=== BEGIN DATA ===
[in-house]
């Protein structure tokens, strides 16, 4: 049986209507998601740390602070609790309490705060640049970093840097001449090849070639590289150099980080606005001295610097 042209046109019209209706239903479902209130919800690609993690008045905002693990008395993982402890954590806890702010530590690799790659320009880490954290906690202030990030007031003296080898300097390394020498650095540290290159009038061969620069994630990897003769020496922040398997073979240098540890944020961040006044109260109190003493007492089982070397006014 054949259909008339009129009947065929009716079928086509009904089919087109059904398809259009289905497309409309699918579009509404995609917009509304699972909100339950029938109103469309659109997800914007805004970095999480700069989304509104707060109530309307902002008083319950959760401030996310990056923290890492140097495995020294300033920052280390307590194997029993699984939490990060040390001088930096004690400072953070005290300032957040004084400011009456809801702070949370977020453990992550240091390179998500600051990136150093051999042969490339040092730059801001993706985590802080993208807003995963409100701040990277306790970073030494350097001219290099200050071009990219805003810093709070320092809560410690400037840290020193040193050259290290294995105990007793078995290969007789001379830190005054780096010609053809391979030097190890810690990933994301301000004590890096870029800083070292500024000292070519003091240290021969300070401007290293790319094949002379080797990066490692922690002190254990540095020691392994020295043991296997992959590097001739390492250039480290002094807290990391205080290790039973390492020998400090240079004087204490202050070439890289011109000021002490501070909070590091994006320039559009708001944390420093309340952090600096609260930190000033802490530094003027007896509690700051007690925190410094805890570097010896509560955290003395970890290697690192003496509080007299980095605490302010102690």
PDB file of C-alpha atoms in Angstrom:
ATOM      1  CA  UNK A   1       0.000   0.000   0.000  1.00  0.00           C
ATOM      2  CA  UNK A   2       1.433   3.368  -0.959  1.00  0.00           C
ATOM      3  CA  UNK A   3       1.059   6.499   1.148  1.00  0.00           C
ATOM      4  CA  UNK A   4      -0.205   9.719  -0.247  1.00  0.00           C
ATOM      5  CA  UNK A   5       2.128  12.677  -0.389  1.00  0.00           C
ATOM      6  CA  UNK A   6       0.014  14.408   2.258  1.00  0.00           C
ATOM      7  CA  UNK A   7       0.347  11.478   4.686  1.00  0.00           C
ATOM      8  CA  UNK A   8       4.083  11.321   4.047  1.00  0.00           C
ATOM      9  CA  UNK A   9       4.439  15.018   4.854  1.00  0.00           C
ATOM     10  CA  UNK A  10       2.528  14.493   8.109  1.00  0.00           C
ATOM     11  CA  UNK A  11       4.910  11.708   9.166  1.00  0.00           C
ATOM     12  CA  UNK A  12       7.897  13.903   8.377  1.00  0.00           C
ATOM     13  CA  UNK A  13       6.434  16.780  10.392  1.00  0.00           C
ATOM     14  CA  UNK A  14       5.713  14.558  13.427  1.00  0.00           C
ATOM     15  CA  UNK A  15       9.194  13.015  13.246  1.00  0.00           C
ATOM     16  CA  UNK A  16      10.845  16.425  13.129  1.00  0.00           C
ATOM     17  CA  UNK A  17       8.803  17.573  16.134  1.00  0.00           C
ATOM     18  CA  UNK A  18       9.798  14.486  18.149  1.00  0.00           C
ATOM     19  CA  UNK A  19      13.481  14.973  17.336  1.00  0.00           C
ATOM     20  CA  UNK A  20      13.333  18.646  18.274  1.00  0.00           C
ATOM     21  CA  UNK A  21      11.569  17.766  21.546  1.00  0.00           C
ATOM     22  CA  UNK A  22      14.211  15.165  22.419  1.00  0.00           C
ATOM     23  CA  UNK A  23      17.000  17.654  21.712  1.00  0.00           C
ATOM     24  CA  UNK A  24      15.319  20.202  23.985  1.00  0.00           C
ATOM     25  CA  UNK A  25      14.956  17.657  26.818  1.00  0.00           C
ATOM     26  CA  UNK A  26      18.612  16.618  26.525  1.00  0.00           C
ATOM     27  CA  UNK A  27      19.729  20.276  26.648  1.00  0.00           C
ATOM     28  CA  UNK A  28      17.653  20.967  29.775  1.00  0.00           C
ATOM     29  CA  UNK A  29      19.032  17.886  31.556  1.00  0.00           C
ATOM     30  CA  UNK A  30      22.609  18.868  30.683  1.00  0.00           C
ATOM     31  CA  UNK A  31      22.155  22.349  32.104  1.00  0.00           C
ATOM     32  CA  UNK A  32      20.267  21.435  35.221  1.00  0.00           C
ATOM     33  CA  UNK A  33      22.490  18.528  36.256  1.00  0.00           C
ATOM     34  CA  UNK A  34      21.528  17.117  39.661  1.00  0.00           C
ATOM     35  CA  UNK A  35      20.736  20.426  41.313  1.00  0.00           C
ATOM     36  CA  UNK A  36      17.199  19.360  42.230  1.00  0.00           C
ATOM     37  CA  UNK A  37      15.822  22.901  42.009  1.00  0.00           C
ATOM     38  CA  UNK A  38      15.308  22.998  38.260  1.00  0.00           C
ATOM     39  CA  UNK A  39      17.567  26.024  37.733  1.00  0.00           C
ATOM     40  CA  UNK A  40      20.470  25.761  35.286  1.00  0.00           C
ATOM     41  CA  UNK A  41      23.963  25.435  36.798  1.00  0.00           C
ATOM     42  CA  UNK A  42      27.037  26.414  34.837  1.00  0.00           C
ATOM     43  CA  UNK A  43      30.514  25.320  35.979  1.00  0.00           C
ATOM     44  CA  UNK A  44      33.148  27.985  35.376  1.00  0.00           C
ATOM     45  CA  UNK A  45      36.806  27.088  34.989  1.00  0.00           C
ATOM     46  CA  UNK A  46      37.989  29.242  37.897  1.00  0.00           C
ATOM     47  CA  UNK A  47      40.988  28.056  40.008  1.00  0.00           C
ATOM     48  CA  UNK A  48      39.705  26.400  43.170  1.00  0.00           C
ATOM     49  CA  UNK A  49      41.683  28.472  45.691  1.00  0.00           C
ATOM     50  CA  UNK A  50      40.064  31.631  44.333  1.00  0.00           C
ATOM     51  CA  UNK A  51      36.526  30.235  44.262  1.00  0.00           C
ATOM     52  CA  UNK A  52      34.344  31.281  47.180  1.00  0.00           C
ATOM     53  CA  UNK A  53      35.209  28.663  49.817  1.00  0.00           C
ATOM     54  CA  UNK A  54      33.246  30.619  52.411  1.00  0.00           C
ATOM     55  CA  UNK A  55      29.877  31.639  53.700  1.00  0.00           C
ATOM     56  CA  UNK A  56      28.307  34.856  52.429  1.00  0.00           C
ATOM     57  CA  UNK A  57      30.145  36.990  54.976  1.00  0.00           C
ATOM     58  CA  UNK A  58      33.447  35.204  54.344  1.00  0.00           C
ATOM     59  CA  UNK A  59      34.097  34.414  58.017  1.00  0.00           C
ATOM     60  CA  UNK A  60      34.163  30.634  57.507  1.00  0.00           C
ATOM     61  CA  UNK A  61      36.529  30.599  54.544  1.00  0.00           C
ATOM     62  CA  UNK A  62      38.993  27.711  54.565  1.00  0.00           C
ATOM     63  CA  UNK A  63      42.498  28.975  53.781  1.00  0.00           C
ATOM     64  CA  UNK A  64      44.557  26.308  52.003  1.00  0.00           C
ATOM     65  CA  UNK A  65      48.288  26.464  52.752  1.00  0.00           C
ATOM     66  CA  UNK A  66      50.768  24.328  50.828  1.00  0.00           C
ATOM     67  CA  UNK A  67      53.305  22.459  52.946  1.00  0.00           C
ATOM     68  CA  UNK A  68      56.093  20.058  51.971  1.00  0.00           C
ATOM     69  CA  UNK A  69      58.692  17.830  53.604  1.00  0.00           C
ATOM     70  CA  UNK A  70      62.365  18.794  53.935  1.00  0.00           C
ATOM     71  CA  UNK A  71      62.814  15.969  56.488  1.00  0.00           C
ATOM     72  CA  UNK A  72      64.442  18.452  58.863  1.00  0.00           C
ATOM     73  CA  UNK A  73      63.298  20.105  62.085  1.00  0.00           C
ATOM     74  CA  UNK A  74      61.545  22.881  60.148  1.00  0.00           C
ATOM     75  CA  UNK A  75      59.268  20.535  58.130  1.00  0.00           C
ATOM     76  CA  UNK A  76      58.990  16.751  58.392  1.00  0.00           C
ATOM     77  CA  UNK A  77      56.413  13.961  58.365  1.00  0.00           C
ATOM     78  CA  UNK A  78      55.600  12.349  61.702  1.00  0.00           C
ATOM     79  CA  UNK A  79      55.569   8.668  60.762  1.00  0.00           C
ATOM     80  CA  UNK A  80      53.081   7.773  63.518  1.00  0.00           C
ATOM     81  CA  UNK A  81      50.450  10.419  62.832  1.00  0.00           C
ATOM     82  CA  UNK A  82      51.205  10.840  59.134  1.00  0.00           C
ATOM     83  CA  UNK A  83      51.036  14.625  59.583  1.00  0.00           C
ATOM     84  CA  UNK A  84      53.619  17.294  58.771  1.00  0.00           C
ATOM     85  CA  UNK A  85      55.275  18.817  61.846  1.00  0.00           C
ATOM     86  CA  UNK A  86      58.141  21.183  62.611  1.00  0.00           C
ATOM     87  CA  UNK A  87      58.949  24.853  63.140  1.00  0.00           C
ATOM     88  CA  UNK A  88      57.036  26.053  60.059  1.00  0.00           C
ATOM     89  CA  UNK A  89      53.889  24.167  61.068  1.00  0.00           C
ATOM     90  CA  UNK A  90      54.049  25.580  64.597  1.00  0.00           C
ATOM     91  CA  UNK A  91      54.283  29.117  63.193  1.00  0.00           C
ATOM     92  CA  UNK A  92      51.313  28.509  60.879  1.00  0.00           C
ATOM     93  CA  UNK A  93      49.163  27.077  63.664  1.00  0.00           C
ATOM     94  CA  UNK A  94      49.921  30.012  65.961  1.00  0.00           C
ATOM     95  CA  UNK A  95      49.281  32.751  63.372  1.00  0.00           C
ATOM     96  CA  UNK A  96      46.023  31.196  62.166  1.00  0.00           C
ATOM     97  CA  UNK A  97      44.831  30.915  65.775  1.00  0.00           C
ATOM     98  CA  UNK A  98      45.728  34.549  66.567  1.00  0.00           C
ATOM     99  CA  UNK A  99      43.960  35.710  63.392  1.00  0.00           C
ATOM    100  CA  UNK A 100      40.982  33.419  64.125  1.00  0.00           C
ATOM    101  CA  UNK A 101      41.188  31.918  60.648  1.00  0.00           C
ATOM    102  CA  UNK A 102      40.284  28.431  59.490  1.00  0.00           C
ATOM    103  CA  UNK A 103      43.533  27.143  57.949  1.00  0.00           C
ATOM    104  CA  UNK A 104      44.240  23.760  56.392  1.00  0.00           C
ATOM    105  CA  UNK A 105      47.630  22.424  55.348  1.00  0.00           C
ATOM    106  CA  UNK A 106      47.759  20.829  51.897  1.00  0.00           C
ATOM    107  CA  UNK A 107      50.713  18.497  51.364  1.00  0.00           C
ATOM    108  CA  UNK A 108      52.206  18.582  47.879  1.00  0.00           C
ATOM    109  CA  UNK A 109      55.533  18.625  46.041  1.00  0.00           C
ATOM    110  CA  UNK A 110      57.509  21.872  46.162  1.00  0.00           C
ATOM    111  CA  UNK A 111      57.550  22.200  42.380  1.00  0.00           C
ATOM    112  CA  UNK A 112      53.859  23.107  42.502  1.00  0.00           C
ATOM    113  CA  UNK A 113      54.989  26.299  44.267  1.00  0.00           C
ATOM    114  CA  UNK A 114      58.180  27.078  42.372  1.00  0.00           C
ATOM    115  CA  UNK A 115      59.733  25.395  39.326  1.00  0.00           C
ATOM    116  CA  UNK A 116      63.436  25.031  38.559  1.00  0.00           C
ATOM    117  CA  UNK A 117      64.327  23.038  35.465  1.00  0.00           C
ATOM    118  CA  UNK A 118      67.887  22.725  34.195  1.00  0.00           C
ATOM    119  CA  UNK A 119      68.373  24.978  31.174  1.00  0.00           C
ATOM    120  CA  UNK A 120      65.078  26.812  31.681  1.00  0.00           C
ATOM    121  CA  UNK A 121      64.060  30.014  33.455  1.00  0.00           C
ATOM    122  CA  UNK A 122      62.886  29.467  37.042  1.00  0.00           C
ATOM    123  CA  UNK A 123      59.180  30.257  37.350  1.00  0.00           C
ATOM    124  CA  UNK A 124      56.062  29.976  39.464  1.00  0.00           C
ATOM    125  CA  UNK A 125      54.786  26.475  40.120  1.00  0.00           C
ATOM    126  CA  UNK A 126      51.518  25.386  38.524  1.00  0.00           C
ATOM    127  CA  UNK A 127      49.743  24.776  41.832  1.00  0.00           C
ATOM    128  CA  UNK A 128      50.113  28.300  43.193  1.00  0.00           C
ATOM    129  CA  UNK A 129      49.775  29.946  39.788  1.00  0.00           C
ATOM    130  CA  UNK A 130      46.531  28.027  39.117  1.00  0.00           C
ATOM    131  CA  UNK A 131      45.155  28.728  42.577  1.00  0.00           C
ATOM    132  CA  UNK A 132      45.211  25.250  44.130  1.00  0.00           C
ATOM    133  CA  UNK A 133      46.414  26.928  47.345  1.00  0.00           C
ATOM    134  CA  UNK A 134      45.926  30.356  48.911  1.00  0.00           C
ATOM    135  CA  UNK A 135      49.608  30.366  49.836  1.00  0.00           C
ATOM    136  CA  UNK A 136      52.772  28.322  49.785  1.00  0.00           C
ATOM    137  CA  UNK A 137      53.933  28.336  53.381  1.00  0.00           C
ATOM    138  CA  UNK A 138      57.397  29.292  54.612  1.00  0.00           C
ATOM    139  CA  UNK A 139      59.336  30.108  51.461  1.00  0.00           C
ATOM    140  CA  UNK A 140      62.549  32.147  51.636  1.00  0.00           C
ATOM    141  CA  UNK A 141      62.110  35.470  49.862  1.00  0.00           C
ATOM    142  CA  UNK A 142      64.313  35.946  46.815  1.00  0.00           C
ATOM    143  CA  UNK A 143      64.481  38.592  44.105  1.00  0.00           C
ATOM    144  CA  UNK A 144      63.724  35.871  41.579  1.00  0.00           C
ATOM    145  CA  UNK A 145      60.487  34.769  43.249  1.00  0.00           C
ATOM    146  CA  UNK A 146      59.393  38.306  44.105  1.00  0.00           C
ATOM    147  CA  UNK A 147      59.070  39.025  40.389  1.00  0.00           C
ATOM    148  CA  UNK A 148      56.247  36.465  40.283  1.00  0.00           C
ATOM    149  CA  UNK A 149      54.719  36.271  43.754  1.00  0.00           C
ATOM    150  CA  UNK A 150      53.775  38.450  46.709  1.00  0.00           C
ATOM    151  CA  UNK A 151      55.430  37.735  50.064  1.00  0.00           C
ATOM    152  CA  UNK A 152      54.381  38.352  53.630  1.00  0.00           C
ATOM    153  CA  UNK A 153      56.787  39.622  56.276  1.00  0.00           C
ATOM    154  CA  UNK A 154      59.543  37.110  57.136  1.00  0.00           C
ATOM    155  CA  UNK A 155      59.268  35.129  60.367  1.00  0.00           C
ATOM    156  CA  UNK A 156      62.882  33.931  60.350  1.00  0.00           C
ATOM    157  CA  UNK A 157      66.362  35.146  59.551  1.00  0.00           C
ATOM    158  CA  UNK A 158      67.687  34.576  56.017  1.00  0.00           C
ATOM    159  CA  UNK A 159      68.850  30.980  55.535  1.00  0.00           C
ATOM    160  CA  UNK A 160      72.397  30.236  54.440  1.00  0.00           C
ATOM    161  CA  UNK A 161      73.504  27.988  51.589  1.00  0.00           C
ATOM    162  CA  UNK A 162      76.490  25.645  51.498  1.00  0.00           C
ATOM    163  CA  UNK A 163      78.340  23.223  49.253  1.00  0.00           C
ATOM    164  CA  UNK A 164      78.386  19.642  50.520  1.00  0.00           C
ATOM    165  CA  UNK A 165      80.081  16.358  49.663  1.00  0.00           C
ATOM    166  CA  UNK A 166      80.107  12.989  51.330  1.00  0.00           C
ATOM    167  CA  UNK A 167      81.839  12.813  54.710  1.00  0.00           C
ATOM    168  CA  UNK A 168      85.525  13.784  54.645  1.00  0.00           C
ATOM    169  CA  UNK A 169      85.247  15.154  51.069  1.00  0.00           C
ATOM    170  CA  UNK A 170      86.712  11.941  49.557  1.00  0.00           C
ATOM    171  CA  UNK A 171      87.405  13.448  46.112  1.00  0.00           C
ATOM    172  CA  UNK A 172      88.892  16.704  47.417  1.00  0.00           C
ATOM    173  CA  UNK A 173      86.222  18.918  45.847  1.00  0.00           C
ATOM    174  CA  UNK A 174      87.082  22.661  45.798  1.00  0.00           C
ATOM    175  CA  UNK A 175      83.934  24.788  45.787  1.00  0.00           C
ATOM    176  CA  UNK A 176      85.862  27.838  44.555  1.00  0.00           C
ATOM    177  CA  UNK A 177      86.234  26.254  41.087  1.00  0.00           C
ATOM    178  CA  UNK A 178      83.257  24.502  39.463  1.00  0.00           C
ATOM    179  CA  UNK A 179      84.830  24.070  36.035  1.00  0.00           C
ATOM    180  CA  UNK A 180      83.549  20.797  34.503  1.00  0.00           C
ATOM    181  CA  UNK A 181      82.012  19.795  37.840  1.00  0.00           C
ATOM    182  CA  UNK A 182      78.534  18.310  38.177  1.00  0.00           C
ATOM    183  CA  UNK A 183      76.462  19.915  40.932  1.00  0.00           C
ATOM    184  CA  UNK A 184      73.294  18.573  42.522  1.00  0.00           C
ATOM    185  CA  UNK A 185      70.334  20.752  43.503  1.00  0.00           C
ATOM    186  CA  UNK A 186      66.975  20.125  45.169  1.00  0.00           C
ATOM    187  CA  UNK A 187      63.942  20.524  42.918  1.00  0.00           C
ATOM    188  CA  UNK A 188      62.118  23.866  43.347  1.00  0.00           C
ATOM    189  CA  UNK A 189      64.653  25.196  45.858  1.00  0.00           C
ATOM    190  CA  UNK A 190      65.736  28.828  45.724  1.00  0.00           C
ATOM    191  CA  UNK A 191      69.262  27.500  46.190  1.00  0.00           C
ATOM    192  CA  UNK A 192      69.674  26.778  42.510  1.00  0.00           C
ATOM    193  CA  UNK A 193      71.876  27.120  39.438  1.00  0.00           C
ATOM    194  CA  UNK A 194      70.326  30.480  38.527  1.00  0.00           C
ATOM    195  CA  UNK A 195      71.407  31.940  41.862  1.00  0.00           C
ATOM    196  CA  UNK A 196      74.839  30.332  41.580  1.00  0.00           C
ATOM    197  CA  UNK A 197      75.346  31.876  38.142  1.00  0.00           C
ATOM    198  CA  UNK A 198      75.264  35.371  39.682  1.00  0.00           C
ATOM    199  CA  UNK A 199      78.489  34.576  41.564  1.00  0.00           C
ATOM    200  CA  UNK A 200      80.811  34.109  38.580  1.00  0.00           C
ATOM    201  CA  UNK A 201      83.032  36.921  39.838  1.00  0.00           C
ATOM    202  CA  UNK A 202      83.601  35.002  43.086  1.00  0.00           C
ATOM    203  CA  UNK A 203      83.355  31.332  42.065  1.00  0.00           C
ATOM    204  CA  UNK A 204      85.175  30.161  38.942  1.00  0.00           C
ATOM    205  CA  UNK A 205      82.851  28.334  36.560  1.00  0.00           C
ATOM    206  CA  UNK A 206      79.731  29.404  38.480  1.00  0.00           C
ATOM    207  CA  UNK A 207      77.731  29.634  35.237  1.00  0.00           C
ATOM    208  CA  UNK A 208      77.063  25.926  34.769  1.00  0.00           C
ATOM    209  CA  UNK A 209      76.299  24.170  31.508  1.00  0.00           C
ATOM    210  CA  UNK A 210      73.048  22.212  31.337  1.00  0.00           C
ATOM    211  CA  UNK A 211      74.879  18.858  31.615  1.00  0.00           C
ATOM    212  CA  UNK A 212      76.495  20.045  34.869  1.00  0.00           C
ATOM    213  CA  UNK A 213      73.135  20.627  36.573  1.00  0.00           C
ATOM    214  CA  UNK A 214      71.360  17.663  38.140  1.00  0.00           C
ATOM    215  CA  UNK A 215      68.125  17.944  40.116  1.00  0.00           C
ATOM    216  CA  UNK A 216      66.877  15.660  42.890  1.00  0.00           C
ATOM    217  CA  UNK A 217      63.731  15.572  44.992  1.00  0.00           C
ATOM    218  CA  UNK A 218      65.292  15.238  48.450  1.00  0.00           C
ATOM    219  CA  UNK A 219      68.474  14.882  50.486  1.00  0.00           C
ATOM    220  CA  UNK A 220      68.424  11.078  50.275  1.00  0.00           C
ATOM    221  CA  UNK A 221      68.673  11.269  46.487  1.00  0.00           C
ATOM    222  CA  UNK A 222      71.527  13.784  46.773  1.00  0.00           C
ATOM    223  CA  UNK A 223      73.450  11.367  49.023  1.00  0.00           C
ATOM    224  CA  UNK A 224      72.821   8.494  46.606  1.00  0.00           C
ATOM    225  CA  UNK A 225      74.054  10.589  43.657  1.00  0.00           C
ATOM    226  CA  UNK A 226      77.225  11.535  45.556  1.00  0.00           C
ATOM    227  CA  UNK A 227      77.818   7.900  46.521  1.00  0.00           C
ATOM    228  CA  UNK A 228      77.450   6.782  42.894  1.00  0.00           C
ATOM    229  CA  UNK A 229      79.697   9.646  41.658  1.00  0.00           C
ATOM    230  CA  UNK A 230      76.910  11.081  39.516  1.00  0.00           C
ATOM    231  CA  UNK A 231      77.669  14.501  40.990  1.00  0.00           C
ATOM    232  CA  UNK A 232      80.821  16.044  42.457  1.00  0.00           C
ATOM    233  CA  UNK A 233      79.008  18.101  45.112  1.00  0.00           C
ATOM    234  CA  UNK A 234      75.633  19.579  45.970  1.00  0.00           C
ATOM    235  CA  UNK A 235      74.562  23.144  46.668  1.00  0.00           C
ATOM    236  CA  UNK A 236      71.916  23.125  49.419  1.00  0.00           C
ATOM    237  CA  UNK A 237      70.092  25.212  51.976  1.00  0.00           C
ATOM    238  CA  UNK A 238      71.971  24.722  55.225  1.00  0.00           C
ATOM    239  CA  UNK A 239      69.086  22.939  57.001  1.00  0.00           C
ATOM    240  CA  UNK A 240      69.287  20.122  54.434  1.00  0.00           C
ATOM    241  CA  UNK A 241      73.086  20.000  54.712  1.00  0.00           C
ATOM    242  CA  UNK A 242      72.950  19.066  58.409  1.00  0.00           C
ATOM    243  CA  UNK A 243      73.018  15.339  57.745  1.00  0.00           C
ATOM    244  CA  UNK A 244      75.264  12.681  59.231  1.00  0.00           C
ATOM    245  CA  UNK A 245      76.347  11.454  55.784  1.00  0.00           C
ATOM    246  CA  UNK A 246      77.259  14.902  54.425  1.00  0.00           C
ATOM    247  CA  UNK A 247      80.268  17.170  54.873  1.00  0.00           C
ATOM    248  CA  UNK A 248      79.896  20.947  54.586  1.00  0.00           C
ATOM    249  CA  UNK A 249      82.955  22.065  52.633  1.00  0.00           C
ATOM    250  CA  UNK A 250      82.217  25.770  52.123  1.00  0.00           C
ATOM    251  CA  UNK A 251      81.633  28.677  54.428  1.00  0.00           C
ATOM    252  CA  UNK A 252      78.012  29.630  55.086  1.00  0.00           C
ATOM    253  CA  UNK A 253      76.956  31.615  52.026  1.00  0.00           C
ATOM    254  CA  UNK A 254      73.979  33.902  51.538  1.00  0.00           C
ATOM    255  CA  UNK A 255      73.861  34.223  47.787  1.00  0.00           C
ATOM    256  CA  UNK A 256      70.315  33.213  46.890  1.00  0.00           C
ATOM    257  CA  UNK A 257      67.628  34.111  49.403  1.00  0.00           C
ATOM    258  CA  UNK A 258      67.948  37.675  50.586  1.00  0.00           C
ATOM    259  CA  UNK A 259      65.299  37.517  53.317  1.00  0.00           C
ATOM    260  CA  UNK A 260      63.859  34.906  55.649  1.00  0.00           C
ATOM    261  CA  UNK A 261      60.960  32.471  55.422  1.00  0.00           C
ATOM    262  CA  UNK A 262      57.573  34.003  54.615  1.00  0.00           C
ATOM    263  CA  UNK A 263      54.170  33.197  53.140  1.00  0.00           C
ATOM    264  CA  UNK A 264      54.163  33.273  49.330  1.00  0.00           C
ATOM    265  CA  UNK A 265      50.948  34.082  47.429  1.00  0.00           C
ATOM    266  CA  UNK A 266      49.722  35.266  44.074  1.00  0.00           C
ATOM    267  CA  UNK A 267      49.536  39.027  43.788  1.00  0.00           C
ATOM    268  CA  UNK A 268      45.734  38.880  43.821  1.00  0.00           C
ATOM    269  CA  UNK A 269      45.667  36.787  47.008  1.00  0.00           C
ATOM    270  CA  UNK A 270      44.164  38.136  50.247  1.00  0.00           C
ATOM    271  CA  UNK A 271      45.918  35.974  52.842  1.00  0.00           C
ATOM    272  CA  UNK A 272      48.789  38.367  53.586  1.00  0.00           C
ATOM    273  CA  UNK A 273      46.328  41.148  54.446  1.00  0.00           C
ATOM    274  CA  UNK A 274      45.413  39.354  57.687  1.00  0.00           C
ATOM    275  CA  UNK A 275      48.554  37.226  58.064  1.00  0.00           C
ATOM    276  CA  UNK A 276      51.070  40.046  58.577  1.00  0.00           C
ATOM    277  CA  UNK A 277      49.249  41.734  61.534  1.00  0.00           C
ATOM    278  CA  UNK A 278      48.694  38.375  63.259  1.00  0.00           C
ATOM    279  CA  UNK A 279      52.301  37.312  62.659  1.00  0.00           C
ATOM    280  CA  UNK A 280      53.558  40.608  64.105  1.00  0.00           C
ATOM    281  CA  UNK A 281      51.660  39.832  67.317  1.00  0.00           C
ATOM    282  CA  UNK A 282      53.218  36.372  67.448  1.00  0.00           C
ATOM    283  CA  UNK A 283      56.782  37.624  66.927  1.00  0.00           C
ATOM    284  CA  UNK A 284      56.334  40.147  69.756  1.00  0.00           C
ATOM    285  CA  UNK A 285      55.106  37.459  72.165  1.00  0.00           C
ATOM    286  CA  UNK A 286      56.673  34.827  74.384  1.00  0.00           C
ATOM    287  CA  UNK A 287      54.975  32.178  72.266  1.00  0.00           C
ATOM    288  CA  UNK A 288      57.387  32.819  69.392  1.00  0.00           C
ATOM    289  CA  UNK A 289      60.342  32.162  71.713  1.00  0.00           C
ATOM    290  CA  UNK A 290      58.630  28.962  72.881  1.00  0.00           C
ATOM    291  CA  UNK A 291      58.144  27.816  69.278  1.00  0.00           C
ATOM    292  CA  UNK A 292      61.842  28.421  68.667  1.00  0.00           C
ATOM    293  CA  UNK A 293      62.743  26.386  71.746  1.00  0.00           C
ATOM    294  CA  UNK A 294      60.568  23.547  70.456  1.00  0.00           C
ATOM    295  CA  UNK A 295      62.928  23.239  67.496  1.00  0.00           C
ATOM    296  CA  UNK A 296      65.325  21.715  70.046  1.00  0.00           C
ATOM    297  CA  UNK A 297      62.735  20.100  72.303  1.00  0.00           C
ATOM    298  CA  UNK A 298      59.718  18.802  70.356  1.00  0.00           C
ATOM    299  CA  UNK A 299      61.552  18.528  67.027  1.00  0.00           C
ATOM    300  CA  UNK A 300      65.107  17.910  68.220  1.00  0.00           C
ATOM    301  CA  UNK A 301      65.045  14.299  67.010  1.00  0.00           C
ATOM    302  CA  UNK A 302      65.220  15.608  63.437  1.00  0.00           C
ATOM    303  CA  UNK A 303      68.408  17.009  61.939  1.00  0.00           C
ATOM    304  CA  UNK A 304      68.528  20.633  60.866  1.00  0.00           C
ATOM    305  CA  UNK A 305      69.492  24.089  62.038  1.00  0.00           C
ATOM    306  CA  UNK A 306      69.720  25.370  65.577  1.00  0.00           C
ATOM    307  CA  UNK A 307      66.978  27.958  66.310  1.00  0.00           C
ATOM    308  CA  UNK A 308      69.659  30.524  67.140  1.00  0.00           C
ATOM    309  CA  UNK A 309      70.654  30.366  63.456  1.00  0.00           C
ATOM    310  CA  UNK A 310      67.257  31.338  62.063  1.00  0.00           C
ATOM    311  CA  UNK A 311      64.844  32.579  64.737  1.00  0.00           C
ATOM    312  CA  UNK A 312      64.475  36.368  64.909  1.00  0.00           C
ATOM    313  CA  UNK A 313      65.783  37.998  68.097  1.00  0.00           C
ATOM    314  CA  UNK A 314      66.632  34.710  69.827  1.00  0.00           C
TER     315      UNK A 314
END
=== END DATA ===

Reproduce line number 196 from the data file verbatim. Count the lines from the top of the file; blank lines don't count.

ATOM    193  CA  UNK A 193      71.876  27.120  39.438  1.00  0.00           C